Happy Thursday, everyone!
I had a super great post all ready for you today. It was on astroturf marketing and was in response to New York being awesome and fining Lifestyle Fit $300,000 for their extravagant use of fake reviews. You probably would have loved it. It would have earned me the industry street cred I’ve been lacking all these years. But you’ll never read it. Why?
Because my laptop was stolen out of Rae’s house last night. So now you get a different kind of post.
What to do when your laptop is stolen
Throw things, kick pillows: When you wake up and discover that the shiny blue laptop you left on the dining room table last night is, in fact, no longer on the dining room table, you’re not going to be filled with joy and rainbows. In fact, you’re going to be filled with the kind of rage and disbelief that makes you want to throw and kick things. I encourage you to embrace this. Yell a bit. Kick things that won’t hurt you and/or shatter (ie pillows). And get it all out. Once that’s done, it’s time to be a grown up and move on to number two.
Notify the police: Even though the chances of your laptop being recovered are pretty slim, you still need to file a police report. This will give you a record of what happened, may protect you from identity theft issues in the future and will also help the police monitor whether these types of thefts are on the rise. If they notice they are, they may be more inclined to step in and do something about it.
Change all your passwords: You know your Gmail password that was saved? The passwords for your online banking? The ones for all your work-related sites? Social media accounts? Yeah, they were all compromised the minute some asshat walked away with your laptop. Change them. Immediately. I was lucky that my computer was password protected, but even so, I’m now spending my morning changing everything to help protect myself from future theft. It’s actually a fun way to spend a Thursday. Right up there with getting hit in the face with a shovel.
Cancel every credit card you’ve used online: If you’ve used a credit card from your machine, call, cancel it and get a new one. Even if you think the number isn’t saved anywhere, do it anyway. Don’t take the risk. If you’re especially worried, you may also want to subscribe to some sort of identity theft protection service to make sure your personal information hasn’t been comprised in any way.
Notify clients, if affected: If you were storing any personal information for clients, access to their sites, passwords, etc, notify them immediately so that they can change. Outspoken clients can rest assured that they’re all fine and I have backups of all that data (just not my own). You’re okay. It’s me who’s going to be kicking myself for weeks.
Keep an eye on Craigslist, eBay and local pawn shops: People are awesome and criminals are dumb. Over the next few weeks, keep an eye out on Craigslist and eBay to see if anyone’s trying to sell off your stuff.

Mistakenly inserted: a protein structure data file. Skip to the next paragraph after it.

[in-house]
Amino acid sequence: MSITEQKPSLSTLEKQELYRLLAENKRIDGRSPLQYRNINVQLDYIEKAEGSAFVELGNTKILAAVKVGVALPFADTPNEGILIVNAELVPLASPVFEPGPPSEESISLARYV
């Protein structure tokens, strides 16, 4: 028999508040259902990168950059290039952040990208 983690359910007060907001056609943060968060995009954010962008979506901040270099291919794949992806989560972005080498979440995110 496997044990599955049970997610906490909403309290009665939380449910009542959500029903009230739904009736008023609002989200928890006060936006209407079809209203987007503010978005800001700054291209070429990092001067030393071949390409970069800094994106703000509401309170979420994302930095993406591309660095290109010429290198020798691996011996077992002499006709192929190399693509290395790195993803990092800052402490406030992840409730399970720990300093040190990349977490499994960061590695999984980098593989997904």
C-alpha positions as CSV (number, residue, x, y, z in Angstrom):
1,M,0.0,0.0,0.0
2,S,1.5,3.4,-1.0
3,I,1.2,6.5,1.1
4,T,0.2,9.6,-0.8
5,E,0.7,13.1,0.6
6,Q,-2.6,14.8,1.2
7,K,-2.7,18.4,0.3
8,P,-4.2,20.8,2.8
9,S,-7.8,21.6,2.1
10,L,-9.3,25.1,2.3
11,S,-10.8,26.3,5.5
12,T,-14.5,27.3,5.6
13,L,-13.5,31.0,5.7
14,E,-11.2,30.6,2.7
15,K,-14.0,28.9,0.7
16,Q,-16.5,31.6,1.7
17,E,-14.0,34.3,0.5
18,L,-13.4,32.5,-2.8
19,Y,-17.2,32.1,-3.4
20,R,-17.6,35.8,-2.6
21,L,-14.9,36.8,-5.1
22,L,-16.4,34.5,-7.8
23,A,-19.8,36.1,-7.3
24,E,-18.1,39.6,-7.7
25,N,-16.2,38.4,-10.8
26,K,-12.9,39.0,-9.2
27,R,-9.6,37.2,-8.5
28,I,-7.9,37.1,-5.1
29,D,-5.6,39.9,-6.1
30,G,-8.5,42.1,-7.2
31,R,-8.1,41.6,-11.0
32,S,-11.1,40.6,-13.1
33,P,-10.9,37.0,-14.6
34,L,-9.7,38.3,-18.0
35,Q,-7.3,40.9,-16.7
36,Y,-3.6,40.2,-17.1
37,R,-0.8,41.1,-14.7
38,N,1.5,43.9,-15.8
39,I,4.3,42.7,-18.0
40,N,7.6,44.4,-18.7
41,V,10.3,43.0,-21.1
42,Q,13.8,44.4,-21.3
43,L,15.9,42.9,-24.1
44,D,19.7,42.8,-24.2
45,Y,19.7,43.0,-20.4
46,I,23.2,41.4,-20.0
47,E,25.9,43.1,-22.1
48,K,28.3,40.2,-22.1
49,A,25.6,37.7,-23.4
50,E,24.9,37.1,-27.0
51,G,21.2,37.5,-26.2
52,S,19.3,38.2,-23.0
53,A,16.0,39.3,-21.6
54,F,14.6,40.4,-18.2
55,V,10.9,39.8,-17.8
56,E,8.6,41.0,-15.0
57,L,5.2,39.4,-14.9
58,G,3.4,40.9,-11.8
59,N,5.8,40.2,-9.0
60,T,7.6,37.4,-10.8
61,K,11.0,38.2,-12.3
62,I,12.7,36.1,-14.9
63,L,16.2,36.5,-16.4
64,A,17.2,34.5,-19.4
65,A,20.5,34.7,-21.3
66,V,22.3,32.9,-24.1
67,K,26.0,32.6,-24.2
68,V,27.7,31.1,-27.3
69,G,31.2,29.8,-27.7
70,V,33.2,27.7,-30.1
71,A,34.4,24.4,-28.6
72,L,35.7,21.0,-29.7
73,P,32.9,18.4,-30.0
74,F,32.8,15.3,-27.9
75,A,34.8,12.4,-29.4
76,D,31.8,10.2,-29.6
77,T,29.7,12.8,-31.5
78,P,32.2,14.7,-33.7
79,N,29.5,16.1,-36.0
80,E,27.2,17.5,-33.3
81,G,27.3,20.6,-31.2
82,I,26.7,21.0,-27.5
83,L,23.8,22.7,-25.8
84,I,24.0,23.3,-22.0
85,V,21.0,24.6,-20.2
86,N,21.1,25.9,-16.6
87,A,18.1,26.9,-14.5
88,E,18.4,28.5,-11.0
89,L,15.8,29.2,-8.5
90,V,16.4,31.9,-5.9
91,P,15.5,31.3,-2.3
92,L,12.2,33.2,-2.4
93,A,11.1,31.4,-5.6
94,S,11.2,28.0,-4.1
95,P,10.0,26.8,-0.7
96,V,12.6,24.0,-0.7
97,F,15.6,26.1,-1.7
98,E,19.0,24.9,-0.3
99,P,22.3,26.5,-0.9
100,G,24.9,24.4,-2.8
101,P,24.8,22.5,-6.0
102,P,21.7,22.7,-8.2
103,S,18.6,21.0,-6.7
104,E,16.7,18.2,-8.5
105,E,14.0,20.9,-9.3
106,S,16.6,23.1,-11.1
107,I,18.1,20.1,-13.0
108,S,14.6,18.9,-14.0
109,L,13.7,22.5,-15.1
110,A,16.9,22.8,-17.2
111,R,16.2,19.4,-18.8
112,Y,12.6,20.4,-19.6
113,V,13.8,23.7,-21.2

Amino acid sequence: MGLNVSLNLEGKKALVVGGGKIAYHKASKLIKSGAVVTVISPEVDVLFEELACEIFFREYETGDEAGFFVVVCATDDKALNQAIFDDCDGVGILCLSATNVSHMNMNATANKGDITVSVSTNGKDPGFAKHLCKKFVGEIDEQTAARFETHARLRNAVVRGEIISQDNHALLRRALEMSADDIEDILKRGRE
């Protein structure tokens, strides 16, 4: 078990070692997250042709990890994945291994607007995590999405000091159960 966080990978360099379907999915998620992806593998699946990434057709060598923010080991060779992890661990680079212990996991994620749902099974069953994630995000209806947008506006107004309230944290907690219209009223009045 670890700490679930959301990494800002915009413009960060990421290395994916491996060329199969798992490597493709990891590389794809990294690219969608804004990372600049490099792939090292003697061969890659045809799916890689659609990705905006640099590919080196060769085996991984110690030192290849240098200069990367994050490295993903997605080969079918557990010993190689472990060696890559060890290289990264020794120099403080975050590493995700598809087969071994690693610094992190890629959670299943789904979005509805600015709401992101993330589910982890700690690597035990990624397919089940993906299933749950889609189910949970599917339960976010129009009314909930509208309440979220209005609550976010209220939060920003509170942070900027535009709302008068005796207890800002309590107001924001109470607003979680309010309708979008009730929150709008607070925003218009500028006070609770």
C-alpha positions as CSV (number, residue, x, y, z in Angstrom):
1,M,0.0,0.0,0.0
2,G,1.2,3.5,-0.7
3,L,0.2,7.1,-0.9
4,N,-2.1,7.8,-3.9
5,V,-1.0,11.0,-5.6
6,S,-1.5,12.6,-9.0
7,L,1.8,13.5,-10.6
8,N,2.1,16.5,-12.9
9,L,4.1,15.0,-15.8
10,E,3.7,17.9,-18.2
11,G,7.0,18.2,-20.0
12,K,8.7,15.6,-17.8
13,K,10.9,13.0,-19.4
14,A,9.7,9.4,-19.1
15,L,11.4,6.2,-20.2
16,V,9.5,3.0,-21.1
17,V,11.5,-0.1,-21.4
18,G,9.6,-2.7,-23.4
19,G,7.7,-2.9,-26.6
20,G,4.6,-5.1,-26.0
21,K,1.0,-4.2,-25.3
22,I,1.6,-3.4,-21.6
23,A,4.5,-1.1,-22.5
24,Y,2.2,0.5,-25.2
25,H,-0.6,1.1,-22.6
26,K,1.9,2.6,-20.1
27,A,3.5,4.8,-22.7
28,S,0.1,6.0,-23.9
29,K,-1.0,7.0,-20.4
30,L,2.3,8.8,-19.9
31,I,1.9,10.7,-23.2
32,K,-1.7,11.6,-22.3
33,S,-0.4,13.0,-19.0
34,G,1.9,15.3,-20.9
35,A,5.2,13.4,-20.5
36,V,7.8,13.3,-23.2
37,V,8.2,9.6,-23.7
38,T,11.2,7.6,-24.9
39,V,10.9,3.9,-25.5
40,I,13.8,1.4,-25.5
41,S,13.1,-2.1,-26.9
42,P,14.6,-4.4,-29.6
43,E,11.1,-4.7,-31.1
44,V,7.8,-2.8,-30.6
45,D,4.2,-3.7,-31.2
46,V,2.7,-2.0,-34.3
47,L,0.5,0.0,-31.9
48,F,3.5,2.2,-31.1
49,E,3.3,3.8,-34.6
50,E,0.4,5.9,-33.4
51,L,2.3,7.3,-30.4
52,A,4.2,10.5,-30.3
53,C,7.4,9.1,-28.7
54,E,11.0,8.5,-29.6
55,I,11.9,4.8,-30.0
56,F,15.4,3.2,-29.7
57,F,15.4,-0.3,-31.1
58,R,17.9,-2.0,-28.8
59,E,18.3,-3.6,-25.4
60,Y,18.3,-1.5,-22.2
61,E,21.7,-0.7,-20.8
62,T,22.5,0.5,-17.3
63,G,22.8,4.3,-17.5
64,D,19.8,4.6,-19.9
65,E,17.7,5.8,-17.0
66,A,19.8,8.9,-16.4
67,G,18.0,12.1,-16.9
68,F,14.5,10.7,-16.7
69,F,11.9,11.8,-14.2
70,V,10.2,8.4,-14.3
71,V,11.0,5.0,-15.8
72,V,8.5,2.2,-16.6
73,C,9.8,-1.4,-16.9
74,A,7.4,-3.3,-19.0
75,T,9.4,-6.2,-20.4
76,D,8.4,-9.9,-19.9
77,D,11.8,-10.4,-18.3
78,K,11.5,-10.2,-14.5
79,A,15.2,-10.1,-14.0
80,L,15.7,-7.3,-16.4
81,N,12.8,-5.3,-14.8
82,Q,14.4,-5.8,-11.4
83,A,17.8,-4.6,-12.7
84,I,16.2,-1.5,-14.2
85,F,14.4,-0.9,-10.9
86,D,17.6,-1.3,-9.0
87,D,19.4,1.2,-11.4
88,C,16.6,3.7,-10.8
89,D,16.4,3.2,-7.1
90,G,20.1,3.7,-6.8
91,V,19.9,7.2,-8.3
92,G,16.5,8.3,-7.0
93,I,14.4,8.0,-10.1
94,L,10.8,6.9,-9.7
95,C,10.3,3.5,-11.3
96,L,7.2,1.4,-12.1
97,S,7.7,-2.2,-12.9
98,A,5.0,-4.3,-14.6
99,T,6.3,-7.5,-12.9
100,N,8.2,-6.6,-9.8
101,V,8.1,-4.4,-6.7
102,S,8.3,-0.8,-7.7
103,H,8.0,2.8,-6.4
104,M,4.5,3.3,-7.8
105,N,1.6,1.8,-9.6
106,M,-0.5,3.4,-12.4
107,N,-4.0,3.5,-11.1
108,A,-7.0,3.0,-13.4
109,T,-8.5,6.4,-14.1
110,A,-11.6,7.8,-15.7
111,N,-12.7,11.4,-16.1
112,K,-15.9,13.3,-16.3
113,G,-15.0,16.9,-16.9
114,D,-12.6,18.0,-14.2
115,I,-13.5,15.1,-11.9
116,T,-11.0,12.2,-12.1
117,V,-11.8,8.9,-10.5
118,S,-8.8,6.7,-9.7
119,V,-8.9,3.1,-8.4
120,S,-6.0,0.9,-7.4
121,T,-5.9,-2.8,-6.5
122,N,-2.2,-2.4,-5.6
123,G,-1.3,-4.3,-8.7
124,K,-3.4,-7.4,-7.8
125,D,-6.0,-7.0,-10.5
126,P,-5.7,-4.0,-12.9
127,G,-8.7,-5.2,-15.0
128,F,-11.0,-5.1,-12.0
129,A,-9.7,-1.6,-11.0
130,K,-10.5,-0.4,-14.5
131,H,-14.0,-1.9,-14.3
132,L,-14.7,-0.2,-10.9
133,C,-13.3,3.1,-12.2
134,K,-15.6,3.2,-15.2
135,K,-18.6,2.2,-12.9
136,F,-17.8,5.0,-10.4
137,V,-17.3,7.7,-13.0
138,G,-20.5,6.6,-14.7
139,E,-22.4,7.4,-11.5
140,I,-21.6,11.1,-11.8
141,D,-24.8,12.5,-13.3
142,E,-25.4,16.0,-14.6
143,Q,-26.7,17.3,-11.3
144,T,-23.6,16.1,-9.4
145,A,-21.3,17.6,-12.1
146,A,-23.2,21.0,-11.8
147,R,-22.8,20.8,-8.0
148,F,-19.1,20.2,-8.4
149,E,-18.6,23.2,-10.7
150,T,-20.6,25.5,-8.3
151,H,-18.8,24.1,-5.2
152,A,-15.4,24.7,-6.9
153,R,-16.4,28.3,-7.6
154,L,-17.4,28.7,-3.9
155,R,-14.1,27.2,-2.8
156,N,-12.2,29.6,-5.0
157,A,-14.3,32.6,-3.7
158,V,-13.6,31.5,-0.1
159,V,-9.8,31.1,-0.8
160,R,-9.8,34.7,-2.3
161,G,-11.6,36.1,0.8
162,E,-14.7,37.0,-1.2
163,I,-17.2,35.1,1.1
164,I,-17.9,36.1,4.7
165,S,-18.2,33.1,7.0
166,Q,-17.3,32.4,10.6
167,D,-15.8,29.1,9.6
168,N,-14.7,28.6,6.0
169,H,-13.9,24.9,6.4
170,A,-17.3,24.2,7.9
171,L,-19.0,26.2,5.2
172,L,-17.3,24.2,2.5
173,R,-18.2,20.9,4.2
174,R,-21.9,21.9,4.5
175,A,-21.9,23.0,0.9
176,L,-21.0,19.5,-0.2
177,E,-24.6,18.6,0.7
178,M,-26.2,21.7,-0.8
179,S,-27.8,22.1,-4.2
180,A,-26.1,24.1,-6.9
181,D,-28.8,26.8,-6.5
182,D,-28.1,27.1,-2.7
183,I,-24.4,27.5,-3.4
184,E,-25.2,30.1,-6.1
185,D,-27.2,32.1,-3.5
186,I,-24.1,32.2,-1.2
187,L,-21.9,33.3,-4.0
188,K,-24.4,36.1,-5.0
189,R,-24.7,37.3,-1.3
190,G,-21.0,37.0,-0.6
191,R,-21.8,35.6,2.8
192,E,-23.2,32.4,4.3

How can you protect yourself better for next time?
- Encrypt sensitive data: Encrypting your information won’t help you retrieve it once its stolen, but it will protect it (and you) should someone get their grubby hands on your prized machine. Most computers running Windows XP will come with a built-in encryption system that owners can take advantage of. If you’re using Microsoft’s Vista Business edition, your computer has BitLocker, which will make it nearly impossible for anyone to get information off your laptop. I don’t use a Mac, but I hear they come with a pre-installed security orb that zaps you like dog breaking through an invisible fence.
- Regular backups: As Rae once said, only you can protect yourself from data loss. I don’t regularly back up my computer (now is not the time to yell at me about this, BTW), so I’m in a bit of a pickle now that my machine is gone. I’ve lost a series of blog posts, both for Outspoken and others, there’s some client work I’ll need to make up, contacts I’ve lost, and emails I’ll have to dig out and retrieve off the server. It’s a hassle. And it would be far less of a hassle had I backed up my machine like a responsible Web user. Learn from my mistake and store your important information on an external hard drive.
- Know your laptop’s serial number: Turns out this is really important information to have when you’re reporting a missing laptop. Naturally, I didn’t have it. My middle name is Awesome.
- Invest in laptop tracking software: If you just lost super secret squirrel information on your laptop, maybe now’s the time to invest in some laptop tracking software like Absolute. Most computer manufacturers will offer a LoJack option at purchase. At the time I declined because I didn’t think my half-written blog posts were important enough to warrant that. I’m rethinking that decision right now.
- Insure your laptop: Remember back when you purchased your computer and they asked if you wanted to purchase insurance with it? You’re kicking yourself now, aren’t you? Next time maybe opt for it. Additionally, your business insurance may provide coverage for lost or stolen computers. Or, if not, and the machine was stolen out of your home, your homeowners insurance will likely pick it up. Of course, that may also raise your premiums so check to make sure it’s worth it.)
- Don’t trust someone not to unlock the front door after you locked it and told them to go to bed: Lesson learned.
Pardon me, I still have some more passwords to change.
About the Author
Lisa Barone co-founded Outspoken Media in 2009 and served as Chief Branding Officer until April 2012.